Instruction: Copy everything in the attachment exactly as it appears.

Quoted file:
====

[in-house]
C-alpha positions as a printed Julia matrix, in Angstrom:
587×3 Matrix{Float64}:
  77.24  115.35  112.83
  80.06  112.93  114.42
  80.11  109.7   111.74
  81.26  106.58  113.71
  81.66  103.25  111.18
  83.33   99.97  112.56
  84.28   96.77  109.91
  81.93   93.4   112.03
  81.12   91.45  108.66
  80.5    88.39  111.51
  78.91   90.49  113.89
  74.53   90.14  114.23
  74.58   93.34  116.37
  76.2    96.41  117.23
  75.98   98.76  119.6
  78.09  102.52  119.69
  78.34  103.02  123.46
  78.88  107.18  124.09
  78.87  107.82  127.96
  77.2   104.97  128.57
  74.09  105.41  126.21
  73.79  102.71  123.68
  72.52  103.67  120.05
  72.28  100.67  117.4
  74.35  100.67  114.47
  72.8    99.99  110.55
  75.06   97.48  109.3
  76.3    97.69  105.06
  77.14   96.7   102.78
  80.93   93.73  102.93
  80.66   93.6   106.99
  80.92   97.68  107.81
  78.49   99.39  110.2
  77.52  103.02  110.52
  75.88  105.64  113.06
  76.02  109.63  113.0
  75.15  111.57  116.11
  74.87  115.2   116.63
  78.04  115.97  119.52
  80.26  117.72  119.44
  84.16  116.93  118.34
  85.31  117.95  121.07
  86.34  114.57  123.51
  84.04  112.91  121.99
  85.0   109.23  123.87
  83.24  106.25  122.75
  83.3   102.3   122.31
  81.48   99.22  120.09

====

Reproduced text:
[in-house]
C-alpha positions as a printed Julia matrix, in Angstrom:
587×3 Matrix{Float64}:
  77.24  115.35  112.83
  80.06  112.93  114.42
  80.11  109.7   111.74
  81.26  106.58  113.71
  81.66  103.25  111.18
  83.33   99.97  112.56
  84.28   96.77  109.91
  81.93   93.4   112.03
  81.12   91.45  108.66
  80.5    88.39  111.51
  78.91   90.49  113.89
  74.53   90.14  114.23
  74.58   93.34  116.37
  76.2    96.41  117.23
  75.98   98.76  119.6
  78.09  102.52  119.69
  78.34  103.02  123.46
  78.88  107.18  124.09
  78.87  107.82  127.96
  77.2   104.97  128.57
  74.09  105.41  126.21
  73.79  102.71  123.68
  72.52  103.67  120.05
  72.28  100.67  117.4
  74.35  100.67  114.47
  72.8    99.99  110.55
  75.06   97.48  109.3
  76.3    97.69  105.06
  77.14   96.7   102.78
  80.93   93.73  102.93
  80.66   93.6   106.99
  80.92   97.68  107.81
  78.49   99.39  110.2
  77.52  103.02  110.52
  75.88  105.64  113.06
  76.02  109.63  113.0
  75.15  111.57  116.11
  74.87  115.2   116.63
  78.04  115.97  119.52
  80.26  117.72  119.44
  84.16  116.93  118.34
  85.31  117.95  121.07
  86.34  114.57  123.51
  84.04  112.91  121.99
  85.0   109.23  123.87
  83.24  106.25  122.75
  83.3   102.3   122.31
  81.48   99.22  120.09